Success Story With Jon Hood

Fran Majidi July 9, 2024
Jon Hood, Farmers Insurance

Jon Hood was born in Seattle, but his parents were missionaries so he grew up in Indonesia. When he returned to the U.S. as a young adult, he attended the same college his parents had graduated from, Seattle Pacific University. He studied English.

“I had no idea what I’d do with an English degree,” Hood remembers thinking, so he did something completely unrelated by becoming a cold-caller for a stockbroker. He then went on to become a broker for another company, before moving on to Morgan Stanley and, finally, Chase, as a banker.

“I left Chase to go to Farmers because I realized I’m a terrible employee,” he says, laughing. “Insurance let me start my own business and run it. It was also not a huge change because I’ve been in financial services my entire life.”

Hood mainly sells property and casualty (P&C) products, commercial insurance and life insurance. The only type of insurance his agency doesn’t sell is health.

“Health insurance is its own animal,” Hood explains.”I wanted to offer it, but I wouldn’t be able to do P&C and health. I refer my customers to someone who is an expert and has a passion for it.“

Hood also stays away from investment portfolios, referring them to someone who specializes in financial products.

“If you want to do it right, you don’t have time to do anything else,” he says. “To do finance and investing, you have to track interest rates and bond prices. You have to stay on top of economic trends. There’s not enough time in a day to do P&C right and do financial products.”

Farmers has always allowed its agents to sell outside of their product lines if they can’t or won’t write policies for certain individuals and businesses. In fact, Farmers has tightened their eligibility requirements over the years too, and much of what Hood sells now is not from Farmers.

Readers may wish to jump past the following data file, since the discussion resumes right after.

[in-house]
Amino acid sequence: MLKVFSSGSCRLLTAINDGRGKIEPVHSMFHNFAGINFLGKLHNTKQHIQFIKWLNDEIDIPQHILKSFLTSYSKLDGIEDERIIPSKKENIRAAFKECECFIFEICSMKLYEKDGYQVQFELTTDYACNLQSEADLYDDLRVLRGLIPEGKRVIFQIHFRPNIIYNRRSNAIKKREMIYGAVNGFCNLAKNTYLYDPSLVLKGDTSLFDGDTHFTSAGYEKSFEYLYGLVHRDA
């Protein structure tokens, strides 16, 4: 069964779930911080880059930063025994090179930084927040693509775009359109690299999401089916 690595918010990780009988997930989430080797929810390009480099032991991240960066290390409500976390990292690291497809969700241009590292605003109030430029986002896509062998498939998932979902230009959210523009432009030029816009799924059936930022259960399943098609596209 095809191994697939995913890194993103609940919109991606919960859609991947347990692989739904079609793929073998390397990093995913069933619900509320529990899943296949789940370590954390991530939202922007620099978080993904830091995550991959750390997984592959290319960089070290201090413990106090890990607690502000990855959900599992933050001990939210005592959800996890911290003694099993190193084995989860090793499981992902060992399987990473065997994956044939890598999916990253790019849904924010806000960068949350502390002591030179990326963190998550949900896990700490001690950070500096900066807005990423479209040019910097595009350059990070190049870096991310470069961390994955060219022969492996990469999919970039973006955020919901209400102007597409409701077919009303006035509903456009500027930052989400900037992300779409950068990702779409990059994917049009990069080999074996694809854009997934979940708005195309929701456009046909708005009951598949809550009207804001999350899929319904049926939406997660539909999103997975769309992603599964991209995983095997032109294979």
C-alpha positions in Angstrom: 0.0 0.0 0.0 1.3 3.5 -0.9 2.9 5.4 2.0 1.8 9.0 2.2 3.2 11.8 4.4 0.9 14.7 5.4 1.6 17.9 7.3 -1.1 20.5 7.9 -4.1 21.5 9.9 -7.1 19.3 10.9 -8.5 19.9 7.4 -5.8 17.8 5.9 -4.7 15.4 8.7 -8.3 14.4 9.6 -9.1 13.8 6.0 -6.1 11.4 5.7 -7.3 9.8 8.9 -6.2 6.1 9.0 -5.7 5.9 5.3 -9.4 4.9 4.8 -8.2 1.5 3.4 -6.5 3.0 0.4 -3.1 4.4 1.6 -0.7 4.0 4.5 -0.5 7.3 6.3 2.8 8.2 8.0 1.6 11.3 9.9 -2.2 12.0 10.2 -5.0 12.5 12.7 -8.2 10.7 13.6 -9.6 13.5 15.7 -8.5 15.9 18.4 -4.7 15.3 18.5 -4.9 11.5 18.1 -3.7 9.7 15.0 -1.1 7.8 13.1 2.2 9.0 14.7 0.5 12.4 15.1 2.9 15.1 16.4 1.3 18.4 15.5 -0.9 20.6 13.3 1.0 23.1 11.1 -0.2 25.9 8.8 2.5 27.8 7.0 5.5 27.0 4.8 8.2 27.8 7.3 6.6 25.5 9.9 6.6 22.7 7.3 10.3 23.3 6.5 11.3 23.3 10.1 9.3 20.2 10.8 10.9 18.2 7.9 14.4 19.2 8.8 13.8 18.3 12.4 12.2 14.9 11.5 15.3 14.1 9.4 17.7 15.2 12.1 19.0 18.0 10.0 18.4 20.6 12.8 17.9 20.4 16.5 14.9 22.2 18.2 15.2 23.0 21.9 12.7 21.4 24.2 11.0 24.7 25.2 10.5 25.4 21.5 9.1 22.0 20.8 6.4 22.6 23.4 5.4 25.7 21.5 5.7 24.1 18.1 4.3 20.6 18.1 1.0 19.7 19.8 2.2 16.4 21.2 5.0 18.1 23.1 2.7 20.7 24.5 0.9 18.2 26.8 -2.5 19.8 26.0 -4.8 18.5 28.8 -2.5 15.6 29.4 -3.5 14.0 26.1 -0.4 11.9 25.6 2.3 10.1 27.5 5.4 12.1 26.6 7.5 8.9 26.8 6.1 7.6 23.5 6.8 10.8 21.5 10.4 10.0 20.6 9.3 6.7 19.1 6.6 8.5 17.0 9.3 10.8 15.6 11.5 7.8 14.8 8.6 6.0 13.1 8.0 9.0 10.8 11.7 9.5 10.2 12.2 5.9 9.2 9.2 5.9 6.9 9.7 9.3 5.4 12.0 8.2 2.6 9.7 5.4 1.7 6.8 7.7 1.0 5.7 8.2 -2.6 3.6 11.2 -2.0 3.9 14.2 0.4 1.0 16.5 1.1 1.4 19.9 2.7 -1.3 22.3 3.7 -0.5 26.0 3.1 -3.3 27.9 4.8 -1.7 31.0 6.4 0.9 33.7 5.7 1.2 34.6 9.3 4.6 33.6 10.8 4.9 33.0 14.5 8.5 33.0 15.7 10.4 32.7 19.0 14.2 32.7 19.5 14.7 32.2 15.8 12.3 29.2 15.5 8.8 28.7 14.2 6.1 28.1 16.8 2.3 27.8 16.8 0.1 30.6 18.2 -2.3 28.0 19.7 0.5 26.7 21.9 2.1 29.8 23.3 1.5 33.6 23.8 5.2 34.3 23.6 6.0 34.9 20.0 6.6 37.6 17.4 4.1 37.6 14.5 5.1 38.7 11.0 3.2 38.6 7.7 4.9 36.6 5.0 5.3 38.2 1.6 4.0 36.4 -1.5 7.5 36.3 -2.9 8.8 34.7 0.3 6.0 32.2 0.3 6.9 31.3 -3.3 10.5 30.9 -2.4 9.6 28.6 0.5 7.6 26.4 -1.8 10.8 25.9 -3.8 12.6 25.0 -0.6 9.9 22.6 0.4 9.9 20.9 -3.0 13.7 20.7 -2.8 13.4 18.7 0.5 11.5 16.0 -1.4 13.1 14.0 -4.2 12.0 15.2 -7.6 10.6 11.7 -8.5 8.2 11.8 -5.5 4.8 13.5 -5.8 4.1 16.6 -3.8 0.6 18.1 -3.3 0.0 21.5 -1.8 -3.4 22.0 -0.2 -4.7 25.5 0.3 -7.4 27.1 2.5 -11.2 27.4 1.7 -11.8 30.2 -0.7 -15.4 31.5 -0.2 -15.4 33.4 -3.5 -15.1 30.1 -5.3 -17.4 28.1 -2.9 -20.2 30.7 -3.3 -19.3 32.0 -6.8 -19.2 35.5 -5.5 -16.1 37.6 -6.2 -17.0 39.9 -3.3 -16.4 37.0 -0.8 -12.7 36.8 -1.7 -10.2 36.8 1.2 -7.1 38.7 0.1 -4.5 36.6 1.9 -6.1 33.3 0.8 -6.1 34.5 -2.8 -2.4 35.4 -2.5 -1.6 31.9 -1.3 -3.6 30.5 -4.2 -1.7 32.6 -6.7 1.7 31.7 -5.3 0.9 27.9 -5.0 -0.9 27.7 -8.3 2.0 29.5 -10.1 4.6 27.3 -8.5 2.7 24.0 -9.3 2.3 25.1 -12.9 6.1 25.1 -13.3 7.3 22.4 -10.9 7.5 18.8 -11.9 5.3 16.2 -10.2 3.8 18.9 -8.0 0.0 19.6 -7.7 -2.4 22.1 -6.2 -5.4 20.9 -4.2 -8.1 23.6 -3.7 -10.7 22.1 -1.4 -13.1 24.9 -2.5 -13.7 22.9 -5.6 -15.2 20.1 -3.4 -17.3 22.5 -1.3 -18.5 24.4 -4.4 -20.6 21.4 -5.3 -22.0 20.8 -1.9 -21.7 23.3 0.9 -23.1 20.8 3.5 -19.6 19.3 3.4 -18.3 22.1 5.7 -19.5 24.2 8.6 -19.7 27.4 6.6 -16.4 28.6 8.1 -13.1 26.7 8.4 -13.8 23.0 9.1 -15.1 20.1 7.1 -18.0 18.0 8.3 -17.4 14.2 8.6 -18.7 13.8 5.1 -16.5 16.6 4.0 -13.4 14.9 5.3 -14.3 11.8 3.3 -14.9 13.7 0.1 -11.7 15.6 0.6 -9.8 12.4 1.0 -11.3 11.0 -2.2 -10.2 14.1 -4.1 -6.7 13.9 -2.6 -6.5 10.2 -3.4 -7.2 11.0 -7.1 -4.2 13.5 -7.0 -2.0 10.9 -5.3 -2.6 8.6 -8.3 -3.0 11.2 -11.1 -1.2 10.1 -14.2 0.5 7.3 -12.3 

“We end up selling stuff that nobody else can insure so it becomes fun,” Hood explains. “We even got to insure a witch! She was a lead from SmartFinancial, a business owner who sold ingredients to cast spells, and she also made artwork from skulls of crows.”

When Hood first started buying insurance leads, he spent a couple thousand dollars he didn’t have but couldn’t convert a single one. He couldn’t even get anyone on the phone. “I got nothing out of it,” he says. “I just couldn’t make the internet leads work.”

Hood tried another vendor, but as they grew, the prices for the calls went through the roof. “At some point if the price is too high it is not worth buying the lead,” Hood says. So, he tried another vendor and that didn’t pan out, so he went back to the first vendor. That’s when SmartFinancial called him.

“I told Rea right away that I hadn’t had any success with leads in the past and that I rarely make contact,” he says. “Rea told me to try the live-transfer calls. I was worried about the price so she looked at where the bids were, which was reasonable. I knew I had a 20% conversion on live-transfer calls, so I needed 10 leads to close one deal.”

We insured a witch! She was a lead from SmartFinancial, a business owner who sold ingredients to cast spells.

Rea also mentioned overflow leads, which are commercial leads with no returns at a flat $20 rate. Hood began buying three overflow leads a day. He’s been successful and meeting his goals ever since.

“Every couple of weeks my account manager checks in with me about pricing on bids,” Hood explains. “We also go over the overflow leads. What’s nice about the overflow ones is that they are hard to place elsewhere, so they are more expensive, which means I’m looking at a nice premium!”

5 Golden Tips From Jon Hood

  1. Find a good account manager with a good lead company like SmartFinancial. My account manager does analysis on a regular basis so that I’m not paying more than I can afford to pay.
  2. Because carriers are tightening requirements, get appointed with a couple of good MGAs, at least two or three of them. Just make sure your captive carrier allows you to do so in your contract.
  3. Customers leave an agency because there’s no communication, no education. Service and responsiveness help you retain customers. It’s not over after the sale. Do everything you can for the customer. Get back to people.
  4. Your average insurance agent doesn’t want to learn, expand and change but what worked five years ago doesn’t work today. Find out what works for you today.
  5. Don’t say no. If someone has an unusual business or seems uninsurable, see if there’s a way to insure it. This is when it's useful to have several appointments and MGAs.